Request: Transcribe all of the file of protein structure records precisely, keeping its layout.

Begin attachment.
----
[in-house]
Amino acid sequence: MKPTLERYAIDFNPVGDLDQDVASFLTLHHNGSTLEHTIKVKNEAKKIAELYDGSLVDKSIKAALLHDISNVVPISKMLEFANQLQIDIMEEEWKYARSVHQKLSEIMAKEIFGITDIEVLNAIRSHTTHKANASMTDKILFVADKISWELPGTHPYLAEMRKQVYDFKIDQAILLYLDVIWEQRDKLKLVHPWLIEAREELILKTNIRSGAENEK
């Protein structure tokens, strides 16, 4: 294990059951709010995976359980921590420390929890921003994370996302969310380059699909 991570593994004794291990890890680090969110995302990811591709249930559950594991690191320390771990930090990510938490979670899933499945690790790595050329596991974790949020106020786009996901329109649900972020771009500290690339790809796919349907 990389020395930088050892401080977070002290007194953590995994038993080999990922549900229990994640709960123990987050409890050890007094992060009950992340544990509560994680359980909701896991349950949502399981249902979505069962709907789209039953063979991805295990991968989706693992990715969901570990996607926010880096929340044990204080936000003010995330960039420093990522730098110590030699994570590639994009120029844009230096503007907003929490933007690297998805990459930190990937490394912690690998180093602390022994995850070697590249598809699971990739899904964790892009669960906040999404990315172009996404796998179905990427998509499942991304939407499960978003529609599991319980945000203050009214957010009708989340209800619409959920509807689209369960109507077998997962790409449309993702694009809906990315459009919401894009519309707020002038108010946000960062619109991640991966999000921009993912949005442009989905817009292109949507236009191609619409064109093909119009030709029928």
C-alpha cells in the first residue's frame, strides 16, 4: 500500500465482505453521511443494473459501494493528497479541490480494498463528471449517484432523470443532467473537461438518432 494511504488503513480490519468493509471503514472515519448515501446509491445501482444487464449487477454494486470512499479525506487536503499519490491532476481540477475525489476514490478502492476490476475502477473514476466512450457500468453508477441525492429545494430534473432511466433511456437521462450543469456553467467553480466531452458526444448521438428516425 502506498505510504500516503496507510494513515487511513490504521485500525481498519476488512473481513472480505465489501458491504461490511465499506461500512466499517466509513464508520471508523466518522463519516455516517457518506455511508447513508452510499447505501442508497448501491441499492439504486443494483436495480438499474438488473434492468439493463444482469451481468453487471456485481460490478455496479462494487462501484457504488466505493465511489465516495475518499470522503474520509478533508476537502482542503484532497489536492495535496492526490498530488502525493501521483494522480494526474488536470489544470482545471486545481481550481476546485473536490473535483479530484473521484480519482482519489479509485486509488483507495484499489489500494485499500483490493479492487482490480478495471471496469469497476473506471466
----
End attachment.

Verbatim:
[in-house]
Amino acid sequence: MKPTLERYAIDFNPVGDLDQDVASFLTLHHNGSTLEHTIKVKNEAKKIAELYDGSLVDKSIKAALLHDISNVVPISKMLEFANQLQIDIMEEEWKYARSVHQKLSEIMAKEIFGITDIEVLNAIRSHTTHKANASMTDKILFVADKISWELPGTHPYLAEMRKQVYDFKIDQAILLYLDVIWEQRDKLKLVHPWLIEAREELILKTNIRSGAENEK
């Protein structure tokens, strides 16, 4: 294990059951709010995976359980921590420390929890921003994370996302969310380059699909 991570593994004794291990890890680090969110995302990811591709249930559950594991690191320390771990930090990510938490979670899933499945690790790595050329596991974790949020106020786009996901329109649900972020771009500290690339790809796919349907 990389020395930088050892401080977070002290007194953590995994038993080999990922549900229990994640709960123990987050409890050890007094992060009950992340544990509560994680359980909701896991349950949502399981249902979505069962709907789209039953063979991805295990991968989706693992990715969901570990996607926010880096929340044990204080936000003010995330960039420093990522730098110590030699994570590639994009120029844009230096503007907003929490933007690297998805990459930190990937490394912690690998180093602390022994995850070697590249598809699971990739899904964790892009669960906040999404990315172009996404796998179905990427998509499942991304939407499960978003529609599991319980945000203050009214957010009708989340209800619409959920509807689209369960109507077998997962790409449309993702694009809906990315459009919401894009519309707020002038108010946000960062619109991640991966999000921009993912949005442009989905817009292109949507236009191609619409064109093909119009030709029928």
C-alpha cells in the first residue's frame, strides 16, 4: 500500500465482505453521511443494473459501494493528497479541490480494498463528471449517484432523470443532467473537461438518432 494511504488503513480490519468493509471503514472515519448515501446509491445501482444487464449487477454494486470512499479525506487536503499519490491532476481540477475525489476514490478502492476490476475502477473514476466512450457500468453508477441525492429545494430534473432511466433511456437521462450543469456553467467553480466531452458526444448521438428516425 502506498505510504500516503496507510494513515487511513490504521485500525481498519476488512473481513472480505465489501458491504461490511465499506461500512466499517466509513464508520471508523466518522463519516455516517457518506455511508447513508452510499447505501442508497448501491441499492439504486443494483436495480438499474438488473434492468439493463444482469451481468453487471456485481460490478455496479462494487462501484457504488466505493465511489465516495475518499470522503474520509478533508476537502482542503484532497489536492495535496492526490498530488502525493501521483494522480494526474488536470489544470482545471486545481481550481476546485473536490473535483479530484473521484480519482482519489479509485486509488483507495484499489489500494485499500483490493479492487482490480478495471471496469469497476473506471466